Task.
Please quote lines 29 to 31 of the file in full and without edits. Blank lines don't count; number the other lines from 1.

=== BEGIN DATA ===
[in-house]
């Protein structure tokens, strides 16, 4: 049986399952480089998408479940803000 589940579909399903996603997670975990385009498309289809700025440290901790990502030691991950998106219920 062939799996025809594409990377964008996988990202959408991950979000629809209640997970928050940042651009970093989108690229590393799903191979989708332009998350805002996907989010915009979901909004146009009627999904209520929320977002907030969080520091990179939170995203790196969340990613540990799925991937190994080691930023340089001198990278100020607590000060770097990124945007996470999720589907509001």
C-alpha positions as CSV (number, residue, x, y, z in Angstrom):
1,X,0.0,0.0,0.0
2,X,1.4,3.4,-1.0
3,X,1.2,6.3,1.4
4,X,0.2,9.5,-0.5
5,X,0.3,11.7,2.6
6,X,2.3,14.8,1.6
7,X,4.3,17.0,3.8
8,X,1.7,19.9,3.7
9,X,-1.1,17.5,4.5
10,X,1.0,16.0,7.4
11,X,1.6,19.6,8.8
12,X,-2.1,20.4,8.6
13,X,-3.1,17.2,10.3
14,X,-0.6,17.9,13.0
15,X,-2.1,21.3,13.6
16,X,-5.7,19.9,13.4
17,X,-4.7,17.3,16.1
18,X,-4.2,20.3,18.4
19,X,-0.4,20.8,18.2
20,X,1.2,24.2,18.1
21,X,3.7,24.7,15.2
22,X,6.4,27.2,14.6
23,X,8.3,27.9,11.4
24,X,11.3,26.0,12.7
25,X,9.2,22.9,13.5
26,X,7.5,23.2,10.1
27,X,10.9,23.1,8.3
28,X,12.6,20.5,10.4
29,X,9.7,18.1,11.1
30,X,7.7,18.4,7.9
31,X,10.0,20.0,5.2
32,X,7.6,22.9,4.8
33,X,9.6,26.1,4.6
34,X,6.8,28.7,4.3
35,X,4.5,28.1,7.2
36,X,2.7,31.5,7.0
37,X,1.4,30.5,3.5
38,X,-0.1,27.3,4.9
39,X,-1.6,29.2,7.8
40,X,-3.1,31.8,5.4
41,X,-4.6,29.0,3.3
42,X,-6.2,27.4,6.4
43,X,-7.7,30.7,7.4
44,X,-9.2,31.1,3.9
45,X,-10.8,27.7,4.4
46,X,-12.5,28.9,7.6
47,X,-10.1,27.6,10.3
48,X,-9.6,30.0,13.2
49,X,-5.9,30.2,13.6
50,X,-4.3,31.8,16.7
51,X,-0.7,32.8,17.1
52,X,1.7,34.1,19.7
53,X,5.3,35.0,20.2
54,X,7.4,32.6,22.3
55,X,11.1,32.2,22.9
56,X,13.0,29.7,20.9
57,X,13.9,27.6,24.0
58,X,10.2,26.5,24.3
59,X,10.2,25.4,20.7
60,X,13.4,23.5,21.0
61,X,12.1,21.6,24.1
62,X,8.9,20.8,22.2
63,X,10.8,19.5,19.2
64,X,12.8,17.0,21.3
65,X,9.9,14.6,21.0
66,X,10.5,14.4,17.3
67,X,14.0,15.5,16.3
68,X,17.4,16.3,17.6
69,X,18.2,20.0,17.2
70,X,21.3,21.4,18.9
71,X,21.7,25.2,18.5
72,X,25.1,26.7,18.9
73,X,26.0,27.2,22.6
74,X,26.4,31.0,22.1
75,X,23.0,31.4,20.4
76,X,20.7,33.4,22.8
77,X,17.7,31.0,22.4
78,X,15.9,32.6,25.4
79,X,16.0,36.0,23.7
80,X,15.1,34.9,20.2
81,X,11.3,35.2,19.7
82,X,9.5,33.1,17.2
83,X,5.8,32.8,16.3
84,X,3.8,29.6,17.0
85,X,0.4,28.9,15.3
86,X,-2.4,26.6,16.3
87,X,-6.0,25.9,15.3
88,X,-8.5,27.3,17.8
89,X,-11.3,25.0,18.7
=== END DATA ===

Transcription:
26,X,7.5,23.2,10.1
27,X,10.9,23.1,8.3
28,X,12.6,20.5,10.4